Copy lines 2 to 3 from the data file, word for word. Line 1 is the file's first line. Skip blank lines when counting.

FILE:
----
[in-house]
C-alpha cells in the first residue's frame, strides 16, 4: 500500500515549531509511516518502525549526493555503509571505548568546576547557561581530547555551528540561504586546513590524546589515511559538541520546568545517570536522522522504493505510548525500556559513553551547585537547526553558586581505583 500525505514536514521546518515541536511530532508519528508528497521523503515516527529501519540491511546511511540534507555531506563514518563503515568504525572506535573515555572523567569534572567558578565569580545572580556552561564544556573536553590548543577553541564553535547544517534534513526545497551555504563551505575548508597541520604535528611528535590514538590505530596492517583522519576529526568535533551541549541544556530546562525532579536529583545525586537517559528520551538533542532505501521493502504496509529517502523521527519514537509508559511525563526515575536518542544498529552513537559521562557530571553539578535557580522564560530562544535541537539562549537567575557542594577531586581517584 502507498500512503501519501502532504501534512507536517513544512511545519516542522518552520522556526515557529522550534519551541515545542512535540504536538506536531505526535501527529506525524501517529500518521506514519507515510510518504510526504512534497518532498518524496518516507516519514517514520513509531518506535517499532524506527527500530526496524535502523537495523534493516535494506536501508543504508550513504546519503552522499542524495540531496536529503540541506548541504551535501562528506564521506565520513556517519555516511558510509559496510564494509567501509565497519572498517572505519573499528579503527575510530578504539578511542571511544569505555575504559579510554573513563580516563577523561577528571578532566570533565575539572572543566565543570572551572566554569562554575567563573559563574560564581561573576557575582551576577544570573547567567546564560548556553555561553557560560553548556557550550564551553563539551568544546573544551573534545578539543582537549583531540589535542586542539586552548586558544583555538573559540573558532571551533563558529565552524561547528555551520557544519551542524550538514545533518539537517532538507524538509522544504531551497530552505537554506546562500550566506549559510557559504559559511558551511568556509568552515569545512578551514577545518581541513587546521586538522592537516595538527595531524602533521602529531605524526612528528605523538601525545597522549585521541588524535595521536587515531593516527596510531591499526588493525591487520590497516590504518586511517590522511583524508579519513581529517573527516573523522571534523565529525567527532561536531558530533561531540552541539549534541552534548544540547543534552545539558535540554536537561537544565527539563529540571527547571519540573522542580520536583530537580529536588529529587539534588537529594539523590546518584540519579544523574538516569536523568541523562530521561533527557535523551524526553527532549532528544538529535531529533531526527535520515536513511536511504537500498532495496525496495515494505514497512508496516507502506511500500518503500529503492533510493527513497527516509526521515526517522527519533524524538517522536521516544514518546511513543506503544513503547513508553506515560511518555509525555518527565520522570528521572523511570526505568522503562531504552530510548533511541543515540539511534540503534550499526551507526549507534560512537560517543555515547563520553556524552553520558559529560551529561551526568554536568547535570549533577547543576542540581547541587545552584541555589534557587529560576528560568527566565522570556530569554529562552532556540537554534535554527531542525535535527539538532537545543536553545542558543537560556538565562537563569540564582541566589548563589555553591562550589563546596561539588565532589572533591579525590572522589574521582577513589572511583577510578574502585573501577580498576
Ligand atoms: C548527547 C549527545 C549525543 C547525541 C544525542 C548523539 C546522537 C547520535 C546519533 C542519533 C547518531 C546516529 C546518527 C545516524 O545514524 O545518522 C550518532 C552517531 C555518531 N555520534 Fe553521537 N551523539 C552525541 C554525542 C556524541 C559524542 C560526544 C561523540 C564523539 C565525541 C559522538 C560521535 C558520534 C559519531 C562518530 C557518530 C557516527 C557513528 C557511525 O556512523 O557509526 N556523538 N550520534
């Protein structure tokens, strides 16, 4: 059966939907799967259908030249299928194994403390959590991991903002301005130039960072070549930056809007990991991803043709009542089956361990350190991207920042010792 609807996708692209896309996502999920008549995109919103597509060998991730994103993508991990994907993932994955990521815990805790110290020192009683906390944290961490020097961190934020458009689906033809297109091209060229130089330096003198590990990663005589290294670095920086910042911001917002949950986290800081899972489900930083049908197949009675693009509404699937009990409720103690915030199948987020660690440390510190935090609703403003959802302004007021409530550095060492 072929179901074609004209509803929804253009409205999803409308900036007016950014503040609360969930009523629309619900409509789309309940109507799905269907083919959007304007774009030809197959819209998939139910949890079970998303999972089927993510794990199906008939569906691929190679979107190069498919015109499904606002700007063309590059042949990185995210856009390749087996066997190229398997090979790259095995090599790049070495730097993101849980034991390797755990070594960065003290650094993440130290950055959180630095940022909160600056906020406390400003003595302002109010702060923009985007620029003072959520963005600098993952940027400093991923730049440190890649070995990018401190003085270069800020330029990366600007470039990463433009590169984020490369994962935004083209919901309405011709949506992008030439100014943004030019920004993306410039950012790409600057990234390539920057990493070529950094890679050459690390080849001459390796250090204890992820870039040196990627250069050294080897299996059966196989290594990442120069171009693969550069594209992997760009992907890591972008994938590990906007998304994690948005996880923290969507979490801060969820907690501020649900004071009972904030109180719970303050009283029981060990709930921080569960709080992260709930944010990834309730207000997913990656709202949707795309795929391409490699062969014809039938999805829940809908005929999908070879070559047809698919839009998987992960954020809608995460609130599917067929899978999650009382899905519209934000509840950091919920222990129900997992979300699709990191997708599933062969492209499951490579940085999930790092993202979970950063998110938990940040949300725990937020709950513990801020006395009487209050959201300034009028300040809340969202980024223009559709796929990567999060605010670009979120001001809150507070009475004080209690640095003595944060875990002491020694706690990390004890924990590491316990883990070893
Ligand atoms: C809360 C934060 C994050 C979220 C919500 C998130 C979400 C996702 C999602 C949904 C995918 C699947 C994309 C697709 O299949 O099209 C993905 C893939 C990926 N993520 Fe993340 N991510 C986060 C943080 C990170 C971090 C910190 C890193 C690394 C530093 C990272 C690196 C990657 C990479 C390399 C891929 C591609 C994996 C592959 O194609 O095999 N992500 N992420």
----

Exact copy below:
C-alpha cells in the first residue's frame, strides 16, 4: 500500500515549531509511516518502525549526493555503509571505548568546576547557561581530547555551528540561504586546513590524546589515511559538541520546568545517570536522522522504493505510548525500556559513553551547585537547526553558586581505583 500525505514536514521546518515541536511530532508519528508528497521523503515516527529501519540491511546511511540534507555531506563514518563503515568504525572506535573515555572523567569534572567558578565569580545572580556552561564544556573536553590548543577553541564553535547544517534534513526545497551555504563551505575548508597541520604535528611528535590514538590505530596492517583522519576529526568535533551541549541544556530546562525532579536529583545525586537517559528520551538533542532505501521493502504496509529517502523521527519514537509508559511525563526515575536518542544498529552513537559521562557530571553539578535557580522564560530562544535541537539562549537567575557542594577531586581517584 502507498500512503501519501502532504501534512507536517513544512511545519516542522518552520522556526515557529522550534519551541515545542512535540504536538506536531505526535501527529506525524501517529500518521506514519507515510510518504510526504512534497518532498518524496518516507516519514517514520513509531518506535517499532524506527527500530526496524535502523537495523534493516535494506536501508543504508550513504546519503552522499542524495540531496536529503540541506548541504551535501562528506564521506565520513556517519555516511558510509559496510564494509567501509565497519572498517572505519573499528579503527575510530578504539578511542571511544569505555575504559579510554573513563580516563577523561577528571578532566570533565575539572572543566565543570572551572566554569562554575567563573559563574560564581561573576557575582551576577544570573547567567546564560548556553555561553557560560553548556557550550564551553563539551568544546573544551573534545578539543582537549583531540589535542586542539586552548586558544583555538573559540573558532571551533563558529565552524561547528555551520557544519551542524550538514545533518539537517532538507524538509522544504531551497530552505537554506546562500550566506549559510557559504559559511558551511568556509568552515569545512578551514577545518581541513587546521586538522592537516595538527595531524602533521602529531605524526612528528605523538601525545597522549585521541588524535595521536587515531593516527596510531591499526588493525591487520590497516590504518586511517590522511583524508579519513581529517573527516573523522571534523565529525567527532561536531558530533561531540552541539549534541552534548544540547543534552545539558535540554536537561537544565527539563529540571527547571519540573522542580520536583530537580529536588529529587539534588537529594539523590546518584540519579544523574538516569536523568541523562530521561533527557535523551524526553527532549532528544538529535531529533531526527535520515536513511536511504537500498532495496525496495515494505514497512508496516507502506511500500518503500529503492533510493527513497527516509526521515526517522527519533524524538517522536521516544514518546511513543506503544513503547513508553506515560511518555509525555518527565520522570528521572523511570526505568522503562531504552530510548533511541543515540539511534540503534550499526551507526549507534560512537560517543555515547563520553556524552553520558559529560551529561551526568554536568547535570549533577547543576542540581547541587545552584541555589534557587529560576528560568527566565522570556530569554529562552532556540537554534535554527531542525535535527539538532537545543536553545542558543537560556538565562537563569540564582541566589548563589555553591562550589563546596561539588565532589572533591579525590572522589574521582577513589572511583577510578574502585573501577580498576
Ligand atoms: C548527547 C549527545 C549525543 C547525541 C544525542 C548523539 C546522537 C547520535 C546519533 C542519533 C547518531 C546516529 C546518527 C545516524 O545514524 O545518522 C550518532 C552517531 C555518531 N555520534 Fe553521537 N551523539 C552525541 C554525542 C556524541 C559524542 C560526544 C561523540 C564523539 C565525541 C559522538 C560521535 C558520534 C559519531 C562518530 C557518530 C557516527 C557513528 C557511525 O556512523 O557509526 N556523538 N550520534